Student taking a photo of a mural

The Earth Without Art is ‘Eh’: The St. Pete Arts Scene

The art scenes of St. Petersburg, Clearwater and Tampa take visitors on an expansive, vibrant, and intricate cultural and historical journey from past to present. Even the most passionate art enthusiasts will be continually impressed discovering grassroots to fine arts, underground to digital street art, Salvador Dali to student art and ballet to street dancing.

The arts are crucial to the identity of St. Pete. Working artists have long called the city home and fostered a vibrant, flourishing community. Beautiful and thought-provoking sights can be seen around every corner — whether it is street art like the funky murals or world-class museums like the Dali — and the performing arts such as theater and dance are very active throughout the city.

St. Pete has not just one or two, but seven diverse art districts that celebrate the work of Salvador Dali, Dale Chihuly, Western history, world-class ballet and orchestras and grassroots music and art.

“We are a city of world-class museums, outstanding performing artists and performing art venues, galleries, districts, visual artists, art-related organizations and art-related educational opportunities,” said Terry Marks, CEO of the St. Petersburg Arts Alliance. “Art draws us together, allows us to communicate what we know to be the truth.”


St. Pete’s commitment to the art community includes a comprehensive strategy to become the Southeastern United States’ creative epicenter. In 2021, St. Pete took a step toward that goal, opening the 40,000-square-foot Museum of the American Arts and Crafts Movement, and the only museum in the world dedicated exclusively to the American Arts and Crafts movement.

Artistically inclined visitors may find a collection of 500 murals — celebrated every October during the Shine Mural Festival — and talented musicians filling St. Pete as the lively backdrop for this community of artists. Download a map at and get going, or get out for Second Saturdays for a grand overview of the eclectic to the extraordinary.


Seven Arts Districts: One Arts Destination

Waterfront District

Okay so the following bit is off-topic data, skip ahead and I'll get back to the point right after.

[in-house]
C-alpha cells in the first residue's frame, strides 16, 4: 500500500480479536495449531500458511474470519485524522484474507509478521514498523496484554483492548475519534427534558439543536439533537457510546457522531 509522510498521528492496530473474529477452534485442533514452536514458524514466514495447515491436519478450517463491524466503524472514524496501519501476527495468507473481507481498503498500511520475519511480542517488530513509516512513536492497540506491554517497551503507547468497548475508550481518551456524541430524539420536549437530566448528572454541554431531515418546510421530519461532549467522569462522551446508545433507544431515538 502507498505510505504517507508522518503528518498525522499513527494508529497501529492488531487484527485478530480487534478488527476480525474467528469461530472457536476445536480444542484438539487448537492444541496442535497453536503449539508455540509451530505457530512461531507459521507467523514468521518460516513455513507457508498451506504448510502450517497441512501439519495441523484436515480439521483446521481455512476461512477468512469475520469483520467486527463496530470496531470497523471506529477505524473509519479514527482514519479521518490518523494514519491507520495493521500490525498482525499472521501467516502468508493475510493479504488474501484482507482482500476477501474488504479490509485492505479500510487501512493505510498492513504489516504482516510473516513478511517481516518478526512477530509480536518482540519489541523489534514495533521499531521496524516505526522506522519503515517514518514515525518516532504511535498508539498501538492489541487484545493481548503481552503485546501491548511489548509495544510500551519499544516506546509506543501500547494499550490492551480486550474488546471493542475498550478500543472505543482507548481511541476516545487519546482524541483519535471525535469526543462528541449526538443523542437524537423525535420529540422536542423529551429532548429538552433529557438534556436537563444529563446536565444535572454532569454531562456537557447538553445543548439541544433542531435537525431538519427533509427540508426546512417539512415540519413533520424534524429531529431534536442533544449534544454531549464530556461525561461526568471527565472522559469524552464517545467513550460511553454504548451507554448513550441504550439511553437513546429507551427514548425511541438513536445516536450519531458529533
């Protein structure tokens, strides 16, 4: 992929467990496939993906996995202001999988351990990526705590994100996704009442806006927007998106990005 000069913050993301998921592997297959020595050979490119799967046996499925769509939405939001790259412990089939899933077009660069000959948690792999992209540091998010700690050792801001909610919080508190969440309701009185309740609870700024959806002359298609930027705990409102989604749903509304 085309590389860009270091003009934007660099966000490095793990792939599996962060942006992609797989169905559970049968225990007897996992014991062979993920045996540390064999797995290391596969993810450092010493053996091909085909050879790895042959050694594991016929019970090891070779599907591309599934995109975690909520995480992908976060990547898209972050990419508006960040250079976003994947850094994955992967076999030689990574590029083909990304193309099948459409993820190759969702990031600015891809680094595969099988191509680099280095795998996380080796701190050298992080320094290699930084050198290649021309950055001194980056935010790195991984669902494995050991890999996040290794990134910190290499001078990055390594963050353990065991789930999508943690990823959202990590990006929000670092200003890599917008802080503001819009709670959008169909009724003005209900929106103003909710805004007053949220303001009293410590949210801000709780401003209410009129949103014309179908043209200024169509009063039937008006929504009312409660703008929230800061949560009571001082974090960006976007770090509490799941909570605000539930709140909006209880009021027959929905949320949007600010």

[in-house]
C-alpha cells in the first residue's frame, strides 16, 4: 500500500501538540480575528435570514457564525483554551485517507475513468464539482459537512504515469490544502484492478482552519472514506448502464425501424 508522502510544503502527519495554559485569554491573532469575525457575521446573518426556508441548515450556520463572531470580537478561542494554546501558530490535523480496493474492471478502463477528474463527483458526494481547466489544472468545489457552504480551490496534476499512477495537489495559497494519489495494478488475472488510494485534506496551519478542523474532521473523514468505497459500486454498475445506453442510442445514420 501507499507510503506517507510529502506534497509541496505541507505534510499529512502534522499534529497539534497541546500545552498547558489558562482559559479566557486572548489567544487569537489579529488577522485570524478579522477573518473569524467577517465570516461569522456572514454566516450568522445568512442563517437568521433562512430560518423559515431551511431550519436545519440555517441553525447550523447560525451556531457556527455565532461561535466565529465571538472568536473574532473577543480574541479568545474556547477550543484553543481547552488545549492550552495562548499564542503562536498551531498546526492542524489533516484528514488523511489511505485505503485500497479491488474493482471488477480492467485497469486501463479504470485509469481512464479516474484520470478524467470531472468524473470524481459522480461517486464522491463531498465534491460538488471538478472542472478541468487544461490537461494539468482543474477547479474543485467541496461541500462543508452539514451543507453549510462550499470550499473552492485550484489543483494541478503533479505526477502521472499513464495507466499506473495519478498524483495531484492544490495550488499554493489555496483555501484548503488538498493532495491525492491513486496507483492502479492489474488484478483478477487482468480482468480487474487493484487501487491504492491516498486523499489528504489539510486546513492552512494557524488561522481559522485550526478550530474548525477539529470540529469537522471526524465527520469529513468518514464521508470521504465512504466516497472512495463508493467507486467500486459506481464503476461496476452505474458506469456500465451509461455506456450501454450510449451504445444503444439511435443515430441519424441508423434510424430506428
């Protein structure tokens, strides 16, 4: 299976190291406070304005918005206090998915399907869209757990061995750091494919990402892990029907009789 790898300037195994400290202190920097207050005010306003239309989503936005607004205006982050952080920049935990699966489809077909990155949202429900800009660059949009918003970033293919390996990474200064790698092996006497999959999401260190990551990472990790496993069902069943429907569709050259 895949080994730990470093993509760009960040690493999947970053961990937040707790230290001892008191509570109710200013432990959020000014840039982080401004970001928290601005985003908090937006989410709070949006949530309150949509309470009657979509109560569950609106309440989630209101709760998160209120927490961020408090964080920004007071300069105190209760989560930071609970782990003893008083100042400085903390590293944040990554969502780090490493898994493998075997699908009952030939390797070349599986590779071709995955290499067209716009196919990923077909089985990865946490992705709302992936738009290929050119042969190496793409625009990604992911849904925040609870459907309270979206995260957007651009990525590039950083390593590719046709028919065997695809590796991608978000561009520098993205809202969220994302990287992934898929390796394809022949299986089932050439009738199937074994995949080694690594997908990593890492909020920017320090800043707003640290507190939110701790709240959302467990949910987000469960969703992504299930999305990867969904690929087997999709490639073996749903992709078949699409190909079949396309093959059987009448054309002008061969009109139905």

Hop aboard the trolley at St. Pete’s Waterfront District, which has the distinct honor of the world-class Salvador Dali Museum, housing 2,100 pieces of the master’s work. The building, a geodesic glass bubble created by architect Yann Weymouth, is a work of art on its own.

Additional legends like Picasso and Van Gogh are exhibited at the Dali. DillyDally with Dali games, puzzles and craft activities are an everyday event at this landmark.

The Mahaffey Theater is a Tampa Bay destination for The Florida Orchestra. The Center for the Performing Arts, St. Petersburg Museum of History, James Museum of Western and Wildlife Art, American State Theatre Company, Museum of Fine Arts are all central to the Waterfront District. Check out the new Museum of the American Arts and Crafts Movement here too.

Central Arts District

Downtown St. Pete houses the Central Arts District, where independent artists, studios and galleries color the landscape. The famous glass sculptures of Dale Chihuly, including the iconic 20-foot entry piece created distinctly for the Chihuly Collection site by the still-living artist, are a permanent fixture in St. Pete. Admission to Chihuly includes access to the Morean Arts Center across the street, where dedicated glass artists work.


Grand Central District

West of downtown is the Grand Central District, home to a mix of museums, galleries and antiques. Imagine Museum showcases the international world of glass art, and The Academy of Ballet Arts hosts both the St. Petersburg Ballet and St. Petersburg Folk Ensemble.

 The Edge District

The Edge District, along St. Pete’s award-winning Main Street, is described as a vibrant, eclectic community. Mixed into a tapestry of murals are several galleries. A collection of artists is found here, including those at the Leslie Currant Gallery.

“We’re very proud of who we represent (here). Glass sculpture, glasswork, metal work — something for everyone,” said owner Leslie Currant.

Warehouse Arts District

Working artists find like-minded creatives in the Warehouse Art District, along 22nd Street South. Open to visitors, these shops and studios invite spectators to watch as they invent and create. Among the busy hub, Charlie Parker Pottery and Duncan McClellan Glass are well loved. The Morean Center for Clay, makers of high-quality pottery, is one of the largest working potteries in the Southeast and great place to pick up gifts.


Deuces Live District

Adjacent to the Warehouse Art District is the Deuces Live District, where Duke Ellington and Billie Holiday once played. Celebrate the area and the African American experience with a historical walk, jazz show or performance at The Carter G. Woodson African American Museum. it is dedicated to civil rights activist, publisher, author and historian Dr. Carter Woodson.

MLK North District

The MLK North District rounds out the menagerie of galleries and art districts. Small galleries and cafes run from 5th Avenue to 34th Avenue North. Visit the Mize Gallery or stop by The Banyan Tree, where artists and writers come together.

This article by Rose Derkay originally appeared in Guide to Greater Tampa Bay.

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